smiles, handshakes & hugs

Friendship knows no borders.
Even the language barrier, between English and Spanish, is easily overcome when you are building homes in the El Salvador countryside for Shelter Canada.
Doug Kuyvenhoven, executive vice president for Royal Homes, knows this well. He and a local Shelter Canada worker named Mario helped Team Wingham put up 40 homes over two weeks in February.
Smiles, handshakes and hugs got to be their tools of communication.
“Mario and I got to be good friends,,” said Kuyvenhoven, after returning home to Wingham from his second yearly trip to the Central American nation to volunteer with Shelter Canada.
“It was hard to say goodbye at the end of the week.”
Kuyvenhoven said the El Salvador volunteers and staff worked incredibly hard and Shelter Canada was very well-organized with materials waiting for the workers at the various sites.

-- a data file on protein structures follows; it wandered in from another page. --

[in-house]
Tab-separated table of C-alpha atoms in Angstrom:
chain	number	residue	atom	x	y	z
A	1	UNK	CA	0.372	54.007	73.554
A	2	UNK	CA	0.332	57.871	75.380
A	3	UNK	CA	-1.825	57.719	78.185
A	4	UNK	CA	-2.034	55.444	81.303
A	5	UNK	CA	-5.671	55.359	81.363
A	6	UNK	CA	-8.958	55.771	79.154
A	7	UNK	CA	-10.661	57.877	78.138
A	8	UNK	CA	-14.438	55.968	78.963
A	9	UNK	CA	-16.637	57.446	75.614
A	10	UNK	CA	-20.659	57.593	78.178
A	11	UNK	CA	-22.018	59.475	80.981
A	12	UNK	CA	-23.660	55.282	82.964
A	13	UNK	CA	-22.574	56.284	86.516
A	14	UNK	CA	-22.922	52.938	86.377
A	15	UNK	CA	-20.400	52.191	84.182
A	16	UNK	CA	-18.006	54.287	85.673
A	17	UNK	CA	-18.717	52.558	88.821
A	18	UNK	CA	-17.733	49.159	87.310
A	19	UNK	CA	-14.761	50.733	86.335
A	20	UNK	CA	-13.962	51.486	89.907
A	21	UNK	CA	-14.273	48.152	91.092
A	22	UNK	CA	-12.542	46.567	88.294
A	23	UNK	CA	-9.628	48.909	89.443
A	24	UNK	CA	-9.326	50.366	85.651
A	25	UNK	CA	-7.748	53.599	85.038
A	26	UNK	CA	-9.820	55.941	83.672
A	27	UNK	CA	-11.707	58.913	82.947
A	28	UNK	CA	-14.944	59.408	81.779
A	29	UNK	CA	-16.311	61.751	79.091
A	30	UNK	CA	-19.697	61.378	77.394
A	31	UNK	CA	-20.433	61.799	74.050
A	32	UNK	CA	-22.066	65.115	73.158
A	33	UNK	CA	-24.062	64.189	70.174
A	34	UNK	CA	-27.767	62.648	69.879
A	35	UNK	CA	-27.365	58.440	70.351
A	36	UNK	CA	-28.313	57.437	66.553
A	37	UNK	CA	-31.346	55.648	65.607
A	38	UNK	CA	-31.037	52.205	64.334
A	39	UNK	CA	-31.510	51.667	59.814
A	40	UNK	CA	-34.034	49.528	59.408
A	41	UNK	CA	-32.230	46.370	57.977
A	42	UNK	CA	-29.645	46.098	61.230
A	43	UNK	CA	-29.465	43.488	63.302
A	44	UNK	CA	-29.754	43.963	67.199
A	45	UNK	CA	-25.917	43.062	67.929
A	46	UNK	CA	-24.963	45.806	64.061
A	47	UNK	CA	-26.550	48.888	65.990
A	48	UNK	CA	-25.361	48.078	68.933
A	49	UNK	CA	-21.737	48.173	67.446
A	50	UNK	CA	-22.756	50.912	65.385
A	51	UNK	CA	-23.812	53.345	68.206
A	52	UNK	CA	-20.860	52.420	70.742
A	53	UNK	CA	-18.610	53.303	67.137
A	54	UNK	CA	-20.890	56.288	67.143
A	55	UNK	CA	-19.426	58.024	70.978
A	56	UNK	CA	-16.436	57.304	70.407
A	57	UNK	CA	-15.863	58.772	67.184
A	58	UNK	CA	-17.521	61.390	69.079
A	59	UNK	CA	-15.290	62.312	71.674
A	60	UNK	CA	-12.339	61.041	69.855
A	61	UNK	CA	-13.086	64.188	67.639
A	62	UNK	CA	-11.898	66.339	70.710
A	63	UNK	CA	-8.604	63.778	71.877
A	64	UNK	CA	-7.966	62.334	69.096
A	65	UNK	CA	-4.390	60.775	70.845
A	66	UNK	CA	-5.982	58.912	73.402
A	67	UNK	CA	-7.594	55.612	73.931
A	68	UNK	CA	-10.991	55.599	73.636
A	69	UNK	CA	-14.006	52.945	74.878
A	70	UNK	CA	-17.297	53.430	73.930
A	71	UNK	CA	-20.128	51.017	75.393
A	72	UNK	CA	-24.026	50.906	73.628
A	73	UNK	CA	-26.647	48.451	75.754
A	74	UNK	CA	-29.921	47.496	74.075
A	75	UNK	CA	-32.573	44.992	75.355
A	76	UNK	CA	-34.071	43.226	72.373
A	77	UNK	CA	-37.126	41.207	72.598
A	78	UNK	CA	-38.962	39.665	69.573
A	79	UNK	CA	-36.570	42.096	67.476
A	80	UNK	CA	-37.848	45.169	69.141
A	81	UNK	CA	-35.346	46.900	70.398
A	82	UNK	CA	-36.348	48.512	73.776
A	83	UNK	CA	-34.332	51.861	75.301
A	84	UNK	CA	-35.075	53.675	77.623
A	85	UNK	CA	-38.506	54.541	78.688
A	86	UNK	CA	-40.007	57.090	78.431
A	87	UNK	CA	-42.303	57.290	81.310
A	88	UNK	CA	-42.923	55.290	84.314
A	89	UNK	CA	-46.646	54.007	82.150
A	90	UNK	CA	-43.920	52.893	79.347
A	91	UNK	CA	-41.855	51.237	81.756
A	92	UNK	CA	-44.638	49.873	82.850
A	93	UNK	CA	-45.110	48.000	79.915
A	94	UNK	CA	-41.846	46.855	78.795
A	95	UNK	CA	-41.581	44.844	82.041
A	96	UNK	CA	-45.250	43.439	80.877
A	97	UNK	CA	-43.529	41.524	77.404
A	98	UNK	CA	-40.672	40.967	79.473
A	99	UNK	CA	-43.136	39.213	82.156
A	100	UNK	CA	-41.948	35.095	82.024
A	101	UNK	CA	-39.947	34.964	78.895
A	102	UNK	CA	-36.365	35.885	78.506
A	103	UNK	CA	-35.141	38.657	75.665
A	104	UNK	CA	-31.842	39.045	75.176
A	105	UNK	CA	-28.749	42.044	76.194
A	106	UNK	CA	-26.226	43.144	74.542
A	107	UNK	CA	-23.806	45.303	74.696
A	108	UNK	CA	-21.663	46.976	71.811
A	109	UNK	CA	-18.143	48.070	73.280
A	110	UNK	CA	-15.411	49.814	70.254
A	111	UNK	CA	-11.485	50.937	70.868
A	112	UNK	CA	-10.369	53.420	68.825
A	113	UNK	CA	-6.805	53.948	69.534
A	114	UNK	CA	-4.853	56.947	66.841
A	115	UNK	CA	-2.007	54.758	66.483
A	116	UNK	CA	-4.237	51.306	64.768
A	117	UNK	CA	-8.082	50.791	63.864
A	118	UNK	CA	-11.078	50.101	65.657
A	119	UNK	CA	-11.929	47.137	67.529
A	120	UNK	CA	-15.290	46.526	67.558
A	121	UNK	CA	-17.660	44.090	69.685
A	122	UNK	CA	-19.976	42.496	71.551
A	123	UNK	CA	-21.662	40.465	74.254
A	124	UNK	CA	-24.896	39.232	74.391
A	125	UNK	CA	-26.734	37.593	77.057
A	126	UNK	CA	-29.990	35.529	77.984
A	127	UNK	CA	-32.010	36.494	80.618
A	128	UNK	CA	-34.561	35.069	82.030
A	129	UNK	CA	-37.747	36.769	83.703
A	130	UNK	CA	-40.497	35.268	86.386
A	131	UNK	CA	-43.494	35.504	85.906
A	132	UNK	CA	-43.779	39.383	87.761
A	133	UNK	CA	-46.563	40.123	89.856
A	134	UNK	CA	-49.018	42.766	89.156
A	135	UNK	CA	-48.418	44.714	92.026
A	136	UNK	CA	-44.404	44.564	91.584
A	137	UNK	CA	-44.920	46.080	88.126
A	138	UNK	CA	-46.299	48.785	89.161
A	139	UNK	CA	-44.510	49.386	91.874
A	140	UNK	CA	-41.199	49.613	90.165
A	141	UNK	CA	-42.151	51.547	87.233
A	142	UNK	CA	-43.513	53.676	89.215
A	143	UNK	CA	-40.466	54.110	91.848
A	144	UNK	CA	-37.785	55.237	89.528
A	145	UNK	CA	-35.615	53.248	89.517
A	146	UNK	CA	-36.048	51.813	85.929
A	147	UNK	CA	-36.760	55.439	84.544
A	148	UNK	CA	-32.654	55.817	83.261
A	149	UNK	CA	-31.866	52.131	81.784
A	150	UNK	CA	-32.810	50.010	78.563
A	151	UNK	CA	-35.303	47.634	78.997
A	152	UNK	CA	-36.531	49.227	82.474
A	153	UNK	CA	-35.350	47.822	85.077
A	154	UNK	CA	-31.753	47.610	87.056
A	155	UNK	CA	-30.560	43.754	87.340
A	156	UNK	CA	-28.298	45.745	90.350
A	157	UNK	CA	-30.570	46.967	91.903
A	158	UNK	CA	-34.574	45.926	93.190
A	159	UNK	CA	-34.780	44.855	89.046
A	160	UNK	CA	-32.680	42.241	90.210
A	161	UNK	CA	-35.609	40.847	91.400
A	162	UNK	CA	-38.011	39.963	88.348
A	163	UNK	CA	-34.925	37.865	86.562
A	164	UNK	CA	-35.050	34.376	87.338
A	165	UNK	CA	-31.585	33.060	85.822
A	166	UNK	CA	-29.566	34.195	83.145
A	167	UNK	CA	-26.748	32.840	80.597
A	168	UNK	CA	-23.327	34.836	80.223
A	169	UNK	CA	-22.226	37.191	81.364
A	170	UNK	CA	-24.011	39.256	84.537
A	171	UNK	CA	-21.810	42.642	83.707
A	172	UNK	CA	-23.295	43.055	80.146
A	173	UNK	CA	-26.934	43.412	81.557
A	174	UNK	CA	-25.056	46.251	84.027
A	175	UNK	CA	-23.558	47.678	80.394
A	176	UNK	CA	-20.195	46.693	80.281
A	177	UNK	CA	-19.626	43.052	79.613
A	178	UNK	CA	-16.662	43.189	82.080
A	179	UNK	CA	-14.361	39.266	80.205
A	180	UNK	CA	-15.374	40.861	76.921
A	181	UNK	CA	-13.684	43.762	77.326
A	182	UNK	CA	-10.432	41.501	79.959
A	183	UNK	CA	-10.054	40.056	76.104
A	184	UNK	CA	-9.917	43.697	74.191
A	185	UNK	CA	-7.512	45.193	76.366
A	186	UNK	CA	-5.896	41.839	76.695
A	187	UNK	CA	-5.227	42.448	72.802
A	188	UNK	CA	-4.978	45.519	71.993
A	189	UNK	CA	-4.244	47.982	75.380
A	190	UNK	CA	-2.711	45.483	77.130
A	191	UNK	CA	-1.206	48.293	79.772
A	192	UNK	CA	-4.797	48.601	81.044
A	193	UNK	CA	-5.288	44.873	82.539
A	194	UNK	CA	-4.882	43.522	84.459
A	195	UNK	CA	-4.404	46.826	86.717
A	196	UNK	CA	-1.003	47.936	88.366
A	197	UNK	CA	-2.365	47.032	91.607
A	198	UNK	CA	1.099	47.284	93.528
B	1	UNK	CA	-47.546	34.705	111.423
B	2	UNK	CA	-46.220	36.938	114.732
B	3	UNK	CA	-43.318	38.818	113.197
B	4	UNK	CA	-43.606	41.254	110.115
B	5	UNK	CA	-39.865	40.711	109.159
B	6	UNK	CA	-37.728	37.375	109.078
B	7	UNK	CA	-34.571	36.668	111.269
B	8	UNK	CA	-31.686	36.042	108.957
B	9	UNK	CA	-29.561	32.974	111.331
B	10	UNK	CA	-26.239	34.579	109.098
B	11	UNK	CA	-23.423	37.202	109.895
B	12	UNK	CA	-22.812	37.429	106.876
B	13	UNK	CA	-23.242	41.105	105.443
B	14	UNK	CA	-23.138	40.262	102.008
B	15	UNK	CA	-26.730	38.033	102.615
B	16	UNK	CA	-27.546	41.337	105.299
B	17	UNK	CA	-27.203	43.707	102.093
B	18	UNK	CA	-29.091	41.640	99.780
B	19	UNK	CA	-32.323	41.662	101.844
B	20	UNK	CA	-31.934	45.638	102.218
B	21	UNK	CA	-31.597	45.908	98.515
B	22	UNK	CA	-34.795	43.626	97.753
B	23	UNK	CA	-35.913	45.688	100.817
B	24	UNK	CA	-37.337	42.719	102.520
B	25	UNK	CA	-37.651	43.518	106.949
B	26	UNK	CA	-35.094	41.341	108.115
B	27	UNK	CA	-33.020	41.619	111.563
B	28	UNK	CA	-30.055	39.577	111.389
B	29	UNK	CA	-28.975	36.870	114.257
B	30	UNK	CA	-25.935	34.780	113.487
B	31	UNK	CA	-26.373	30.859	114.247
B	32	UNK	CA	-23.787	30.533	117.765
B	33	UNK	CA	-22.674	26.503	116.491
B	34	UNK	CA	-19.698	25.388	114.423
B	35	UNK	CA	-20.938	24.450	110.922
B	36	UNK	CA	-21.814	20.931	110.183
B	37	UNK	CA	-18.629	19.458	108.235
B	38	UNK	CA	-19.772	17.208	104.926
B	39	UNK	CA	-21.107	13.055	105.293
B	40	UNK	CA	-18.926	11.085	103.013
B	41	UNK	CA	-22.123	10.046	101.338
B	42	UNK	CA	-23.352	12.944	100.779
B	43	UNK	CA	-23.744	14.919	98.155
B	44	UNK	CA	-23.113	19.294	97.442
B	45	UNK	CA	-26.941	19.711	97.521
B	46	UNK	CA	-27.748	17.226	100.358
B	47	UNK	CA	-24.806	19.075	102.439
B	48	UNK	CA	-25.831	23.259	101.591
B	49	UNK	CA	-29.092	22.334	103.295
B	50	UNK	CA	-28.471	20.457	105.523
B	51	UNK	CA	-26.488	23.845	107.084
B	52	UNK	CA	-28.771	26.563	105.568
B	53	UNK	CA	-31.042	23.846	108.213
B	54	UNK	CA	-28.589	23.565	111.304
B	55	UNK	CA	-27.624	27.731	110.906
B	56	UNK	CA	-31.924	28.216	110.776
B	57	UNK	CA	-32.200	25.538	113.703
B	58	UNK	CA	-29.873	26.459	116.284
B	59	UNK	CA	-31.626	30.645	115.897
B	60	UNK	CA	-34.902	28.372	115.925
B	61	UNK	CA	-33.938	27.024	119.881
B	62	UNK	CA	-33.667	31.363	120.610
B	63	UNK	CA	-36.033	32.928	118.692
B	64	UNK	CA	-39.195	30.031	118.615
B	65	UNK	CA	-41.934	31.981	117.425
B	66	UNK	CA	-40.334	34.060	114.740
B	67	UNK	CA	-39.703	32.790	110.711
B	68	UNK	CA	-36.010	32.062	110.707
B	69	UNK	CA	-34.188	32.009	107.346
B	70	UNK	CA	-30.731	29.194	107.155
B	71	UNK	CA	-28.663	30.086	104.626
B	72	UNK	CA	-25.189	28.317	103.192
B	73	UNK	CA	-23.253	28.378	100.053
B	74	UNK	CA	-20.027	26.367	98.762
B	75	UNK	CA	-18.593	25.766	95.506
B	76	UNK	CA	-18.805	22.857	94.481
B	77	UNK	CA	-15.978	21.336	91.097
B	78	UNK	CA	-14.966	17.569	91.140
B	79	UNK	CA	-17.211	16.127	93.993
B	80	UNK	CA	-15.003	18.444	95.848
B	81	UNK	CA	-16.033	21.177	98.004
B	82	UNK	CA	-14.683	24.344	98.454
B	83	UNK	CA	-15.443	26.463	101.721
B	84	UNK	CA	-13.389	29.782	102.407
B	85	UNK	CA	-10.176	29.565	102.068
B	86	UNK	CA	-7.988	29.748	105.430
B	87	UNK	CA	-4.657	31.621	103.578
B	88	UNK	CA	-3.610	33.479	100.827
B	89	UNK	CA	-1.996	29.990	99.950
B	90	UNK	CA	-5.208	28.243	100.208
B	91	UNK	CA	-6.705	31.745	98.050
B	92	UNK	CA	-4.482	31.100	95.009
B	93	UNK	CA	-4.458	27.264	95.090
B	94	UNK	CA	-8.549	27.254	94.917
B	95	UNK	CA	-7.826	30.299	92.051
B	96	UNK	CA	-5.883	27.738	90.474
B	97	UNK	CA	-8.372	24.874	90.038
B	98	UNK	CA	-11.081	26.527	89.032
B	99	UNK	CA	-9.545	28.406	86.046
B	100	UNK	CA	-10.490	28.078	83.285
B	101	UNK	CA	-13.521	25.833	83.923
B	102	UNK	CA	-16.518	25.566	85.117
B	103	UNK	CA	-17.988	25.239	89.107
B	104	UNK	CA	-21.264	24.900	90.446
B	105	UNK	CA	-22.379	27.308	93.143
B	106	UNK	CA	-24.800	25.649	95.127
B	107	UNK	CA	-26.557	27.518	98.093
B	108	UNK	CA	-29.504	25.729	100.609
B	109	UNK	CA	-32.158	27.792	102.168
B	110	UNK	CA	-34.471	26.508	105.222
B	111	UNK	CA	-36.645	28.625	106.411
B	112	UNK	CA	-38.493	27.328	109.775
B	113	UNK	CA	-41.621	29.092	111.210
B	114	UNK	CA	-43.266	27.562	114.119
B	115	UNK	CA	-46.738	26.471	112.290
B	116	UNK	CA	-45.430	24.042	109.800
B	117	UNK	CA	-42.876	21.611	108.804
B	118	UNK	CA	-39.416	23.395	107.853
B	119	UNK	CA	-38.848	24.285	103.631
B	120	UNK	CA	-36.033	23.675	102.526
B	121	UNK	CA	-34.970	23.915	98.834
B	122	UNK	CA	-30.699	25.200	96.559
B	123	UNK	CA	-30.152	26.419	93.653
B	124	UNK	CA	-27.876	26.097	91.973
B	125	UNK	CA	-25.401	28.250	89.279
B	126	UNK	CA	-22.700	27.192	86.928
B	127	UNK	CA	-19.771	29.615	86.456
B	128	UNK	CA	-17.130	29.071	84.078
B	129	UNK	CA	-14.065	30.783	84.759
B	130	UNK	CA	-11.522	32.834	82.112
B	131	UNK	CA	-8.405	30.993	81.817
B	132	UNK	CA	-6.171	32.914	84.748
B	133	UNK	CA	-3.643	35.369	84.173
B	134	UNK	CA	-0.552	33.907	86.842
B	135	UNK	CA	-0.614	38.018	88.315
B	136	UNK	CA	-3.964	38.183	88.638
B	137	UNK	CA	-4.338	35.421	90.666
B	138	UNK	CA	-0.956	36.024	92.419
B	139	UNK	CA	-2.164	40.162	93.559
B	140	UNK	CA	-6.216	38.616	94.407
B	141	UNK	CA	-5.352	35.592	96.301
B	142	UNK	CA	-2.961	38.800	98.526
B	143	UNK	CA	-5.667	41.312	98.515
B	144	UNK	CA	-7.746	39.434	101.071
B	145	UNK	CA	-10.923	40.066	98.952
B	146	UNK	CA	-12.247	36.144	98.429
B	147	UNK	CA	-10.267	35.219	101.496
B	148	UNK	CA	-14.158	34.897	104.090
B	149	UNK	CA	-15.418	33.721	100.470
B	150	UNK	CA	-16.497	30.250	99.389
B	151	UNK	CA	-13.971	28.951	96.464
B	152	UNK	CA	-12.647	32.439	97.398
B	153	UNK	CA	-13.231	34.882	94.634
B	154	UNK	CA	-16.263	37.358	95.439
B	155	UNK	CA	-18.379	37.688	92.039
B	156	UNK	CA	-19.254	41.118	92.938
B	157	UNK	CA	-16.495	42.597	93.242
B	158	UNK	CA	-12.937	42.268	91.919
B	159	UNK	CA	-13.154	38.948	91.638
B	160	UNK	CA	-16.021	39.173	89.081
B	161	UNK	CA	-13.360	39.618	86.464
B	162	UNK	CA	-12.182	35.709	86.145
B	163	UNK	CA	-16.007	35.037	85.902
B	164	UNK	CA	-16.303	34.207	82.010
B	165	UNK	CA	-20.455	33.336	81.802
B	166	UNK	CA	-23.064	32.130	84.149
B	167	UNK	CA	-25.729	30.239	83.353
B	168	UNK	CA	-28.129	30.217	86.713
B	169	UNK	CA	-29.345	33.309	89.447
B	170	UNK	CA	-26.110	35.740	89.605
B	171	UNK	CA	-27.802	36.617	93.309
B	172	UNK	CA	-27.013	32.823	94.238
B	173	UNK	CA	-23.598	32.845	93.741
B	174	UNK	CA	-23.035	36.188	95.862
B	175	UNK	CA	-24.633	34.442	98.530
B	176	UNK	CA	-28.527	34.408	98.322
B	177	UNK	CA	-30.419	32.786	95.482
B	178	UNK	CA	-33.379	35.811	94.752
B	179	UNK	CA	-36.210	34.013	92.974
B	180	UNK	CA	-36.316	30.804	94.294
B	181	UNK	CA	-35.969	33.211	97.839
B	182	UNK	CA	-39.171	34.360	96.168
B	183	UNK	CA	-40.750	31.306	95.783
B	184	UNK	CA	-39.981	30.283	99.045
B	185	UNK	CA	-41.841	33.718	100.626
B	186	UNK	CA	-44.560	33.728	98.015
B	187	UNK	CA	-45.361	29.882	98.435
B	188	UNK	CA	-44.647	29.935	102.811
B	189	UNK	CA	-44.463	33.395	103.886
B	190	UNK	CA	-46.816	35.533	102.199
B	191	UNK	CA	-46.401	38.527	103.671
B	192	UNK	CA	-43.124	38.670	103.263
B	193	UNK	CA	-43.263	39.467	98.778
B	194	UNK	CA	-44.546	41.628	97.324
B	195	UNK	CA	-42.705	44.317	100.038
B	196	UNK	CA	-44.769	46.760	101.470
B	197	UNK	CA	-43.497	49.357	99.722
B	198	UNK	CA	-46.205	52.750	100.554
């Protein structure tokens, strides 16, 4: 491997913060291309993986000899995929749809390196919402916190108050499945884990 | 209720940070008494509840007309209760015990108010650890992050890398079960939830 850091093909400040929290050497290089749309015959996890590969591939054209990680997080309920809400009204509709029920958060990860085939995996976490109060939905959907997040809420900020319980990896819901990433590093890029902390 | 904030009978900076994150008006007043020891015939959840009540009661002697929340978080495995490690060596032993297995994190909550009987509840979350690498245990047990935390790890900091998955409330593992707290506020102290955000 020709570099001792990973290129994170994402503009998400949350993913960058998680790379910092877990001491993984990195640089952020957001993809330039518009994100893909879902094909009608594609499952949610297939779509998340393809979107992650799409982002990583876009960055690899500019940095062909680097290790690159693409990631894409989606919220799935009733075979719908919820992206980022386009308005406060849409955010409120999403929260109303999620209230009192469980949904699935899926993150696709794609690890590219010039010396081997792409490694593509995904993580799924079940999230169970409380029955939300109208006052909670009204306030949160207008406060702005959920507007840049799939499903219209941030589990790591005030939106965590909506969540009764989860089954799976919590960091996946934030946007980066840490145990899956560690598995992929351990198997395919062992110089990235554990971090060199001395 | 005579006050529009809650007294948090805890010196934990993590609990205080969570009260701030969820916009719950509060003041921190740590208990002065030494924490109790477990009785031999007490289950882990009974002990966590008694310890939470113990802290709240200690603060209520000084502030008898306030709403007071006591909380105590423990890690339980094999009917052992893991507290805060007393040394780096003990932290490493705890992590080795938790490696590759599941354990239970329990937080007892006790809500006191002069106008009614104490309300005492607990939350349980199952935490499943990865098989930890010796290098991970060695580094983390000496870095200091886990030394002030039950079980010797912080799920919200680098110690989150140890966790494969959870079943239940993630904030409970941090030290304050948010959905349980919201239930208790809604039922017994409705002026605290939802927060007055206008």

Royal Homes donated $15,200 to this year’s Shelter Canada building projects, costing about $3,800 each. Shelter Canada has built more than 5,000 safe homes while spreading the Gospel in El Salvador.
The volunteers work alongside locals to assemble prefabricated wall sections, install exterior steel, roof trusses, and lockable doors and windows.
A local crew comes after to form and pour the concrete floor.
Key ceremonies,, hugs and happy faces follow.
Kuyvenhoven will eagerly join Shelter Canada’s Team Wingham again for a third time next year.
“The experience is life-changing,” he said.
One completed house, built for a sugar cane-worker and single mom named Wendy, brought tears of joy. No longer will rain drip through her roof onto her bed while she sleeps.
“It’s a 20-foot-by-20-foot castle to her and her son,” Kuyvenhoven said. “She just wept.”

Doug Kuyvenhoven (right), Royal Homes executive VP, building homes for Shelter Canada with new friend Mario (left), a local worker in El Salvador. Palmerston’s George Baarda, a Team Wingham volunteer, looks on. Top photo: Doug Kuyvenhoven (left) and Mario.


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